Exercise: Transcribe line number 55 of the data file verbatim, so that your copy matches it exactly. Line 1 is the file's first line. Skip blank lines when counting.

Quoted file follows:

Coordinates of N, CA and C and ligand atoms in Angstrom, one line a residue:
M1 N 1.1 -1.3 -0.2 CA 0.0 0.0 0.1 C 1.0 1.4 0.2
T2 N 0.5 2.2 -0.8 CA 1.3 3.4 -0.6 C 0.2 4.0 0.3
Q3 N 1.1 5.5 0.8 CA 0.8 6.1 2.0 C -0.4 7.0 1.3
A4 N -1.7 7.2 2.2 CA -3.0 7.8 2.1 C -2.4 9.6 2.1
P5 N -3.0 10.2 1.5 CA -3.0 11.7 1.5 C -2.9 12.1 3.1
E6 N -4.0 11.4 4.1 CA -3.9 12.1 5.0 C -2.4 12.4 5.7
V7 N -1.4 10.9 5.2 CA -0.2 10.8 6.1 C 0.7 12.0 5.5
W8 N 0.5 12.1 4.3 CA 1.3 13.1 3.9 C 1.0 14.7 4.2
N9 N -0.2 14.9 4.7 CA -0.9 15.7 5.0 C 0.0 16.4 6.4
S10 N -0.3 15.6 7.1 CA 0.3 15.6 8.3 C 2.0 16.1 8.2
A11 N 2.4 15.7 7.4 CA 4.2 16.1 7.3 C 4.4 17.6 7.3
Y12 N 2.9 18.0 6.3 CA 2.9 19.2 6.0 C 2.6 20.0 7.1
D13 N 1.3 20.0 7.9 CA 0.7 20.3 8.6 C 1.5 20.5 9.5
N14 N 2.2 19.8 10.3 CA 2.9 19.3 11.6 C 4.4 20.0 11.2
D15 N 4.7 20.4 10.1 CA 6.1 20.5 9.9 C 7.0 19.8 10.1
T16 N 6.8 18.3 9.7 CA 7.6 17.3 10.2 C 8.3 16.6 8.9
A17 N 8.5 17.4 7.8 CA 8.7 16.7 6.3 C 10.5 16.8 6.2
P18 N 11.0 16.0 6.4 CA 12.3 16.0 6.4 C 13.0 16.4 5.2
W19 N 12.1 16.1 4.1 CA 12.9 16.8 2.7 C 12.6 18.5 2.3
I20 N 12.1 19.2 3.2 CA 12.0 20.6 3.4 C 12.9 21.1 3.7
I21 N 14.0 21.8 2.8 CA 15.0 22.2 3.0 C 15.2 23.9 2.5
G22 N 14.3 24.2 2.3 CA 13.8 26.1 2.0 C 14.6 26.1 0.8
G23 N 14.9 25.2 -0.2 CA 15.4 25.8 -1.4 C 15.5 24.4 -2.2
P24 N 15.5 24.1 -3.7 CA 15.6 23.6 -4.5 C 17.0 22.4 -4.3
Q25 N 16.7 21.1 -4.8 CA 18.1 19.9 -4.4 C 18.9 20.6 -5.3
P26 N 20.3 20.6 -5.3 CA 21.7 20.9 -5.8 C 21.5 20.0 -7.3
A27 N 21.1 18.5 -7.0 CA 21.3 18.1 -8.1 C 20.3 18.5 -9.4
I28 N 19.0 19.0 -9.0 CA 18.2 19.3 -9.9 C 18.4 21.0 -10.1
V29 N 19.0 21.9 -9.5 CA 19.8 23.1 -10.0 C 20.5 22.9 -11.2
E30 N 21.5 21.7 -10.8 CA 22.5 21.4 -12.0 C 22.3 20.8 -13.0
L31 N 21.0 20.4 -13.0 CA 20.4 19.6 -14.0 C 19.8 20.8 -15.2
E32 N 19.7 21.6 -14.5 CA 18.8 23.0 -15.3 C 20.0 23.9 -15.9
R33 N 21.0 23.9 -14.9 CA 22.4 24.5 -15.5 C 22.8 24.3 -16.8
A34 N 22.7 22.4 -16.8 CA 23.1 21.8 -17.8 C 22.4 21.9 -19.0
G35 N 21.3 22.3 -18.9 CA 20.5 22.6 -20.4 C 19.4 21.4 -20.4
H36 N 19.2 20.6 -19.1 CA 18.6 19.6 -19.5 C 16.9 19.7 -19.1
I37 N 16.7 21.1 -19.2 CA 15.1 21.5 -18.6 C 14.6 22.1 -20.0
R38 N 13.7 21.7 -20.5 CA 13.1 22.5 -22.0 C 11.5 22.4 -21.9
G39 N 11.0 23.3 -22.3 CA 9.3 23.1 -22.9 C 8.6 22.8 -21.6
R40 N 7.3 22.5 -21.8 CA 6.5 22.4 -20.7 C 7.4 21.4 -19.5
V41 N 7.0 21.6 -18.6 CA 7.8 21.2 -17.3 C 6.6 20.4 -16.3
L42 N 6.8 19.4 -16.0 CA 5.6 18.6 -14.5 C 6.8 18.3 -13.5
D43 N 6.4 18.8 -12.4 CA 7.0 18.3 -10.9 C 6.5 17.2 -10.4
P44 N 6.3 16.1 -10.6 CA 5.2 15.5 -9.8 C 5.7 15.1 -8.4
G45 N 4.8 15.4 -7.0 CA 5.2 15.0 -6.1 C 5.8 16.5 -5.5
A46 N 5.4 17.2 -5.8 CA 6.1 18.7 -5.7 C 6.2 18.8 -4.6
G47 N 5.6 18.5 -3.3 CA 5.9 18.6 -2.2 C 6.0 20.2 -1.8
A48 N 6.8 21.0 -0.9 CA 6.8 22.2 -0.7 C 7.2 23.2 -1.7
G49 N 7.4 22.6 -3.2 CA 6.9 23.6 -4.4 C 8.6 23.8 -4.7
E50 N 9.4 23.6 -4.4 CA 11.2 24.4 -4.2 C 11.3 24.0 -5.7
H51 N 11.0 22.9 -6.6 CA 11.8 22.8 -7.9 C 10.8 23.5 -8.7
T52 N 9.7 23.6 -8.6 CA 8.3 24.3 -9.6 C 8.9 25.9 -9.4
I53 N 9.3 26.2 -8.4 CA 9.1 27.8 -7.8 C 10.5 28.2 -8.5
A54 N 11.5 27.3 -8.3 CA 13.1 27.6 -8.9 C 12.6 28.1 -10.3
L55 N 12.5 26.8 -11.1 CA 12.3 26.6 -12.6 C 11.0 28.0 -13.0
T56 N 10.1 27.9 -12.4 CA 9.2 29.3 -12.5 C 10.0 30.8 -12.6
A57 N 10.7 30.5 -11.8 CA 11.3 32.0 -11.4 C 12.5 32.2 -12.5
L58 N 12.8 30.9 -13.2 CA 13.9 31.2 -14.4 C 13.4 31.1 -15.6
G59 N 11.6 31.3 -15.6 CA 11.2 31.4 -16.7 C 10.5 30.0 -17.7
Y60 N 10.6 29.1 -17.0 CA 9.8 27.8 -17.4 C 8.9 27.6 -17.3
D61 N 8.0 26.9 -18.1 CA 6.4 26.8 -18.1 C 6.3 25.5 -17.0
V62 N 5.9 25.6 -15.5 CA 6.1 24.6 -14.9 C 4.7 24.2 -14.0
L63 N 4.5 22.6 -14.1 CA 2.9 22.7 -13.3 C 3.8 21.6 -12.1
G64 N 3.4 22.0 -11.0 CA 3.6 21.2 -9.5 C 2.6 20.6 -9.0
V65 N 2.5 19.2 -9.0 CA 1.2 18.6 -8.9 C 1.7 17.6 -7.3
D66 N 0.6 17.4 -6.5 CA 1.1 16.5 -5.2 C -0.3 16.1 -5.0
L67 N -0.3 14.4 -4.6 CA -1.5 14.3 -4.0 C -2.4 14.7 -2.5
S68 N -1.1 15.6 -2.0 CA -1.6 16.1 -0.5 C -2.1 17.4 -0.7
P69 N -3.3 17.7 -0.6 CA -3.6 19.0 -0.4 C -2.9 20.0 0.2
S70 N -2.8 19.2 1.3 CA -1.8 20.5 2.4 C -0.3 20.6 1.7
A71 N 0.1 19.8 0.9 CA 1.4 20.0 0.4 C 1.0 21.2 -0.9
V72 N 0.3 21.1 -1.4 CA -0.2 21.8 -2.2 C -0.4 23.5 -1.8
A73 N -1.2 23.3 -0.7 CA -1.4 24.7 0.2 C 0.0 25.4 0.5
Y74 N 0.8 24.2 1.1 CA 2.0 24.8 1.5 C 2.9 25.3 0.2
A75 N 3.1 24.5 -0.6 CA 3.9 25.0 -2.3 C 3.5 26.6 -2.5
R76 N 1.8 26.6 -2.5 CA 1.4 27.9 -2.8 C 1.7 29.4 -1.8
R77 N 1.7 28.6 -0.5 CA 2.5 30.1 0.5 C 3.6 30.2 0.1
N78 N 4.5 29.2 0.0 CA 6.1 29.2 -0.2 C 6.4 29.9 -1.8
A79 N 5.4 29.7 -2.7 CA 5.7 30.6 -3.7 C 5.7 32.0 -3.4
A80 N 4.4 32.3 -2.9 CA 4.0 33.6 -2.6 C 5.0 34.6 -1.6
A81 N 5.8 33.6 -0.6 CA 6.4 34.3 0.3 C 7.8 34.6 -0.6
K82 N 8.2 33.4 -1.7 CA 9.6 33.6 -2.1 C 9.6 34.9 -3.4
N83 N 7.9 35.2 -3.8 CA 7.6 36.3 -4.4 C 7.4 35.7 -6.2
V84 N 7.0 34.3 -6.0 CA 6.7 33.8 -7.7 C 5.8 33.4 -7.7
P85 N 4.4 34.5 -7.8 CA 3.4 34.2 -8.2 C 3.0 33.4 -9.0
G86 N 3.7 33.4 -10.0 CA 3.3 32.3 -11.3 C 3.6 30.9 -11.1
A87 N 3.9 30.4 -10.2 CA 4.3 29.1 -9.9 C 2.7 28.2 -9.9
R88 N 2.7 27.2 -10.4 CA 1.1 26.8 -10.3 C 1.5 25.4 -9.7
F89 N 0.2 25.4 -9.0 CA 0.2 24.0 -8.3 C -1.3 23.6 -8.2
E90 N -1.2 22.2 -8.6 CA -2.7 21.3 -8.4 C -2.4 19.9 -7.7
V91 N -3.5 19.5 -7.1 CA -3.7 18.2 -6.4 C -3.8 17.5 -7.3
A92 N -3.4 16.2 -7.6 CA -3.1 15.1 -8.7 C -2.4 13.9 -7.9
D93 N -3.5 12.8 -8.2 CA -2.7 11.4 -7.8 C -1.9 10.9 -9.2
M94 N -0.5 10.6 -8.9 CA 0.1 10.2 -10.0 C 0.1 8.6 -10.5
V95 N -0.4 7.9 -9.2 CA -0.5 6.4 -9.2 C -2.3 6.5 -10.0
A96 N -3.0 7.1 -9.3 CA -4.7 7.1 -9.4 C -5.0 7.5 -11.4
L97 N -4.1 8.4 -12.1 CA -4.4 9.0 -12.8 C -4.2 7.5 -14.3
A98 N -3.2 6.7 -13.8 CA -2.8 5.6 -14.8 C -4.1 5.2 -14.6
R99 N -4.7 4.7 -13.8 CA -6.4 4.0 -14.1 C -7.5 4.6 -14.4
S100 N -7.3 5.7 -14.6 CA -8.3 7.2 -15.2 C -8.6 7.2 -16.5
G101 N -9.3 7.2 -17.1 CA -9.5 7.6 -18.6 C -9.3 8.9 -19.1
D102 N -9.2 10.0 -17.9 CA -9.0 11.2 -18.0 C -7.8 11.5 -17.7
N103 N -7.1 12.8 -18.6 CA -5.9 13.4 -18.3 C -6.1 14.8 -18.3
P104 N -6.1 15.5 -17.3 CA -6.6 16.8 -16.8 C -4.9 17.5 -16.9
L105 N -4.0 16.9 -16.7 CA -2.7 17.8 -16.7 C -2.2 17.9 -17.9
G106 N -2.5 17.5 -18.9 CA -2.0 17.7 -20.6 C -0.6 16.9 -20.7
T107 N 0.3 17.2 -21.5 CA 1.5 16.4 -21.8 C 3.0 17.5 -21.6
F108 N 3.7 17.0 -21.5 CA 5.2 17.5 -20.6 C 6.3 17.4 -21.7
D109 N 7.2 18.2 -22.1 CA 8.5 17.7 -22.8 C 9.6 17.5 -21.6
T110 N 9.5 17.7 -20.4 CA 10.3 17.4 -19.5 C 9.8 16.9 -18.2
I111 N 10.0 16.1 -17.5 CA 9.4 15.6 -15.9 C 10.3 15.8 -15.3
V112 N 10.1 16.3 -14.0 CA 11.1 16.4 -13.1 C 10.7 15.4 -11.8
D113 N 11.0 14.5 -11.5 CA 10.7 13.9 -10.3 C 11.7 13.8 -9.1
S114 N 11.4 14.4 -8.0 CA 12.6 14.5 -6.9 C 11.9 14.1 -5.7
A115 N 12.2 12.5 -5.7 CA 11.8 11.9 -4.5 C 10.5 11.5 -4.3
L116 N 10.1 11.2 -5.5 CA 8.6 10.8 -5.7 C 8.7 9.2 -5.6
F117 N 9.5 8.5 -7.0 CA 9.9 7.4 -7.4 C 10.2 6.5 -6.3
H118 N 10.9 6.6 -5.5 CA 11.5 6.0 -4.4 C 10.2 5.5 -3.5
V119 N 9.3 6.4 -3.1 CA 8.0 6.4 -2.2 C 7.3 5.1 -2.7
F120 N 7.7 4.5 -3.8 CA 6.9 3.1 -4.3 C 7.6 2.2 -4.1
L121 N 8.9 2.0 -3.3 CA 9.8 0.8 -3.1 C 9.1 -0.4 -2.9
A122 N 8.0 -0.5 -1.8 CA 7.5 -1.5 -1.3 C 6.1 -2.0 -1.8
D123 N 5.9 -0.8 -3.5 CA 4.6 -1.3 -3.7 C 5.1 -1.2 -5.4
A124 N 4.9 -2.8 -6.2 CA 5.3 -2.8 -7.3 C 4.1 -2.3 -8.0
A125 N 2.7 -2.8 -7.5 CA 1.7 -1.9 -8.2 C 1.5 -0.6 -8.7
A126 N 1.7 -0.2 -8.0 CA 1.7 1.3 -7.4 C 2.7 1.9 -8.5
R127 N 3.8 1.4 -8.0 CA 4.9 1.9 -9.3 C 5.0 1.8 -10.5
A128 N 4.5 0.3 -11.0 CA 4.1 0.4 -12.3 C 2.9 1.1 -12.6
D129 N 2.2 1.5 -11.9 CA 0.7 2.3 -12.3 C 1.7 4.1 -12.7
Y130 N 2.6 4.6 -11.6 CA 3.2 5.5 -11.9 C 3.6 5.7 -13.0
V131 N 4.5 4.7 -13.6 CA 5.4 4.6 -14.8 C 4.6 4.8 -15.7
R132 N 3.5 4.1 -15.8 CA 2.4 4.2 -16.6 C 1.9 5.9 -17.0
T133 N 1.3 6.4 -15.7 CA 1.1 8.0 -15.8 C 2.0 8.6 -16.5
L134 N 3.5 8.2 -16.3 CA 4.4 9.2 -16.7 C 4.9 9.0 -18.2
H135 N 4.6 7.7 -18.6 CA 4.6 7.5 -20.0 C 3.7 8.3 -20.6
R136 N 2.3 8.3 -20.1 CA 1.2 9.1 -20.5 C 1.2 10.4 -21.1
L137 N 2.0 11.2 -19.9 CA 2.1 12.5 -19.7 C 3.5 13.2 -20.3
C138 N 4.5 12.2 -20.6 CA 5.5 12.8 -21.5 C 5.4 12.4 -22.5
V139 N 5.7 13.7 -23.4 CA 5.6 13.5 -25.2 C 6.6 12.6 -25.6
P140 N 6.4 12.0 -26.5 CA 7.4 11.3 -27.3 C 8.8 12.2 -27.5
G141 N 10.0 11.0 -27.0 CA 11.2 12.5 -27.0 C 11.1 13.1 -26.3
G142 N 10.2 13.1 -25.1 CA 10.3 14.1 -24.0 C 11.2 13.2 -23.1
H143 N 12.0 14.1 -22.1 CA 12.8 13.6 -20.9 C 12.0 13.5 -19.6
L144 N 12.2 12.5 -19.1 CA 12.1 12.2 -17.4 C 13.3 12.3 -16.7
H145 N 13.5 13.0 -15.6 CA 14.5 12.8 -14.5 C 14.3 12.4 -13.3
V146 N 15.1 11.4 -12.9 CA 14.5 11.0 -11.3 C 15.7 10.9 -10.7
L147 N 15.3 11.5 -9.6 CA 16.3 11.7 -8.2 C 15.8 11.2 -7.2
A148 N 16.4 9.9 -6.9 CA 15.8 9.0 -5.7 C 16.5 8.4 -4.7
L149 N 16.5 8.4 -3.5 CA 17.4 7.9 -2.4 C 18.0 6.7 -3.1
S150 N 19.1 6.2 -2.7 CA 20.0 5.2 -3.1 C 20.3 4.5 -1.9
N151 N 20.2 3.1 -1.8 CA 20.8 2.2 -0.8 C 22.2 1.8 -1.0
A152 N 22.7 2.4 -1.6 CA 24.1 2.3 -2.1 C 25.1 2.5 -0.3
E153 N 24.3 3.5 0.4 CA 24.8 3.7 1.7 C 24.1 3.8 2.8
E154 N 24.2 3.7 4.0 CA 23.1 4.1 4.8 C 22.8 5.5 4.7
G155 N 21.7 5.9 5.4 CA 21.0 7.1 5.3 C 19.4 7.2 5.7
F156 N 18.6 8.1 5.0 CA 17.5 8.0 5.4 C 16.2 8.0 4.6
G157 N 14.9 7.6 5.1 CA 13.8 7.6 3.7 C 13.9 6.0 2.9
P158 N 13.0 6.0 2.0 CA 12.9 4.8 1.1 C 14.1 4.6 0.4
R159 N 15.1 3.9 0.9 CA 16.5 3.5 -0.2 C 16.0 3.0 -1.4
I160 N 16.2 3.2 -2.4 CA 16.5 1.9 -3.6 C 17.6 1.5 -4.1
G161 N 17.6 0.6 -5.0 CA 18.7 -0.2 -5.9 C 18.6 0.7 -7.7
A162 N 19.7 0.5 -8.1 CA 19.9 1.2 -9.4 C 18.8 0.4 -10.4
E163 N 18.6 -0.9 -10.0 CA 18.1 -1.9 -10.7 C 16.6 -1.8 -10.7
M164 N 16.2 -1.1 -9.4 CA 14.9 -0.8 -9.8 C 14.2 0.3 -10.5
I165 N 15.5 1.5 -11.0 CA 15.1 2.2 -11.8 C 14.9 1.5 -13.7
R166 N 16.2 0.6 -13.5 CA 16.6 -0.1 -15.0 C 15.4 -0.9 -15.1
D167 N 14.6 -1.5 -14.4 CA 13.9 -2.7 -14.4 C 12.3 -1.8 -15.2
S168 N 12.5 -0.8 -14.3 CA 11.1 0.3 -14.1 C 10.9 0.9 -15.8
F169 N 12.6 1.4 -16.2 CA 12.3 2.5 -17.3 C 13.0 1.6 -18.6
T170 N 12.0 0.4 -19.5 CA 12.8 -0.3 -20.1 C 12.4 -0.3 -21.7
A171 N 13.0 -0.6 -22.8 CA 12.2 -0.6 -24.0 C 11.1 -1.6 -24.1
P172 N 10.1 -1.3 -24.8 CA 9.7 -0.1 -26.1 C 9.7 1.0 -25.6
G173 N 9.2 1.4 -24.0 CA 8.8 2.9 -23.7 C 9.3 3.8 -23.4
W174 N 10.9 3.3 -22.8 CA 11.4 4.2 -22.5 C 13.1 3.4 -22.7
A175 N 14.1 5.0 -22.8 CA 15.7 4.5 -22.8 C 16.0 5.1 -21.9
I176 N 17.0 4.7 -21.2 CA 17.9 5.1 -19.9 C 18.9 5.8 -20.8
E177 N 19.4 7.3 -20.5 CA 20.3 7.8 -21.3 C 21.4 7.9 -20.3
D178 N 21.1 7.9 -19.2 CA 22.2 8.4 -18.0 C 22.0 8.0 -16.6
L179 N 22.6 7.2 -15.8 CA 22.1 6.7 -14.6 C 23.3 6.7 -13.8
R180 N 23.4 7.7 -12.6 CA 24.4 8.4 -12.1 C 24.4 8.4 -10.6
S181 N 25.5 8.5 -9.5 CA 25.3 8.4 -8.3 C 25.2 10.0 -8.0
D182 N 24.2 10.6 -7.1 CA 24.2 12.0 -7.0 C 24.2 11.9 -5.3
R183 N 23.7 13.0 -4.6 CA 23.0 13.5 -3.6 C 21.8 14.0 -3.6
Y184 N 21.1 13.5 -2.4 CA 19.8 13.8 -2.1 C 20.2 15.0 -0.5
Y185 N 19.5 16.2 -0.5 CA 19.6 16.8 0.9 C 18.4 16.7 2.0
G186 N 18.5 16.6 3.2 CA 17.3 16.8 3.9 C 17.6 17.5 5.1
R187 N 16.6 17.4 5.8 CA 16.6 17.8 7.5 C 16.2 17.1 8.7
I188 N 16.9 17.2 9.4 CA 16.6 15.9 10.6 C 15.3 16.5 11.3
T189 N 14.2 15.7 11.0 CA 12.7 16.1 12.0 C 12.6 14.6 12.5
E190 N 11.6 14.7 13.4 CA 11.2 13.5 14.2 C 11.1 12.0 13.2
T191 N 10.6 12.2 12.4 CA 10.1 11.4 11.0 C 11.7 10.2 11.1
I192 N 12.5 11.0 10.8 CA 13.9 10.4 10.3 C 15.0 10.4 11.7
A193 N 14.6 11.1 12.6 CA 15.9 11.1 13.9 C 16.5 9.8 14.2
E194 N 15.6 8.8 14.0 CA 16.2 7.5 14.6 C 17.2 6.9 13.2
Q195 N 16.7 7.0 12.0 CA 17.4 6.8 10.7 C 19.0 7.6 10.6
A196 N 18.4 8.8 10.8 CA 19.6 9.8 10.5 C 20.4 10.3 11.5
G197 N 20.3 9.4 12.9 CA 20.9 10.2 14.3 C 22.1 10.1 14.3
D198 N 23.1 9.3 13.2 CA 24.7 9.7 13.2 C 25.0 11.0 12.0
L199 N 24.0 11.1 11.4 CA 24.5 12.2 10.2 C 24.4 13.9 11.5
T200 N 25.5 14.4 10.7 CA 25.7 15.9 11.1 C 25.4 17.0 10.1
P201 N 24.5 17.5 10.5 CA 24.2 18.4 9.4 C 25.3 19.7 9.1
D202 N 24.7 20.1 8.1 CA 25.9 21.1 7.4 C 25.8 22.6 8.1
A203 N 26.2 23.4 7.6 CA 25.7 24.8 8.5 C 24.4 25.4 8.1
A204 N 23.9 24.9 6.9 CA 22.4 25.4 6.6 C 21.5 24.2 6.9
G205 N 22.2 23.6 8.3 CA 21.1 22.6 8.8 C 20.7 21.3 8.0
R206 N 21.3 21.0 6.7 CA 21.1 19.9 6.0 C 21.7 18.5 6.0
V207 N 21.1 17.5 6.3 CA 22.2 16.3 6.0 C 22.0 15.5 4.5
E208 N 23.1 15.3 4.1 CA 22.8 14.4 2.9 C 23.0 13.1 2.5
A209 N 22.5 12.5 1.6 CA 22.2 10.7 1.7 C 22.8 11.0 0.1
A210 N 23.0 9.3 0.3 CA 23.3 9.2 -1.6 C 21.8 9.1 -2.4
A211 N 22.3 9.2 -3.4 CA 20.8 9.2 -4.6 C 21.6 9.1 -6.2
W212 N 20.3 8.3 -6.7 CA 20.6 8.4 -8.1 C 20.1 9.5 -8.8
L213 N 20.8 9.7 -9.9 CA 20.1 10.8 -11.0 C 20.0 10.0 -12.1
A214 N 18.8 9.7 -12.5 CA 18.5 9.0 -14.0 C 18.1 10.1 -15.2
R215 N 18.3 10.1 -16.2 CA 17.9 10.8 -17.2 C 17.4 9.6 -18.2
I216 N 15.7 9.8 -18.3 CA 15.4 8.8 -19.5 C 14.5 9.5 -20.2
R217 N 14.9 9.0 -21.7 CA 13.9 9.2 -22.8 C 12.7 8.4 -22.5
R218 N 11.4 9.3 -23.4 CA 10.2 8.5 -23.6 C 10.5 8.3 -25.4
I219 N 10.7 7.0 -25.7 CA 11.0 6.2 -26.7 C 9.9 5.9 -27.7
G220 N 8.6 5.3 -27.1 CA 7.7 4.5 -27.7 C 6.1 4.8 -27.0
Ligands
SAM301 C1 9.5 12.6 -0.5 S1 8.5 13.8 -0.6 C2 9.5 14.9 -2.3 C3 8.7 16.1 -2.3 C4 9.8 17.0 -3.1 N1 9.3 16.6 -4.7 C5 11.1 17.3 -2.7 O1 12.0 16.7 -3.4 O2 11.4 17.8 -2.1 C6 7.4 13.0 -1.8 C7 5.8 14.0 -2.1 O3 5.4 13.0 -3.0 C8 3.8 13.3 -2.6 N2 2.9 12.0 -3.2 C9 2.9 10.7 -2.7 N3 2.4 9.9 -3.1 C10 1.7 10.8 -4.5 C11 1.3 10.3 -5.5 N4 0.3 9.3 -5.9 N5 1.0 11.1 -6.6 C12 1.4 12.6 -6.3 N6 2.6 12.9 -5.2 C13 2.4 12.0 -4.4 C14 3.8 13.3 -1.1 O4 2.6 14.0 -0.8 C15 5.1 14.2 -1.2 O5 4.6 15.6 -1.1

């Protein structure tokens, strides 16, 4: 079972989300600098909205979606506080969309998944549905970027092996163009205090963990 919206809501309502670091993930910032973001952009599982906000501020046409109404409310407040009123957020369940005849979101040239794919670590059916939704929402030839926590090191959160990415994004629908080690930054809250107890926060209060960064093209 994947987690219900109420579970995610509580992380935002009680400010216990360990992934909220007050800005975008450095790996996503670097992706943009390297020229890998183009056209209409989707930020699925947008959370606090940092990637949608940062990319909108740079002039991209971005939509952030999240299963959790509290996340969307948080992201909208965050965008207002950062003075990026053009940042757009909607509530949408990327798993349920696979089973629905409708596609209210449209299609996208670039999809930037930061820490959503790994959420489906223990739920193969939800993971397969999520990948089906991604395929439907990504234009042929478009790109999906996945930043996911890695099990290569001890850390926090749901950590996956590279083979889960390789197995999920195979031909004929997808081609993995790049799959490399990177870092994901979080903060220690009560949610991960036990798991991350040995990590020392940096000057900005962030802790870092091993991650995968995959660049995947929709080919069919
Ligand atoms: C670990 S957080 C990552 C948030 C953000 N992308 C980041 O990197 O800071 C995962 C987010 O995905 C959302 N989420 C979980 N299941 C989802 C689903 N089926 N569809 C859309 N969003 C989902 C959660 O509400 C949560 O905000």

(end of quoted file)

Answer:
A54 N 11.5 27.3 -8.3 CA 13.1 27.6 -8.9 C 12.6 28.1 -10.3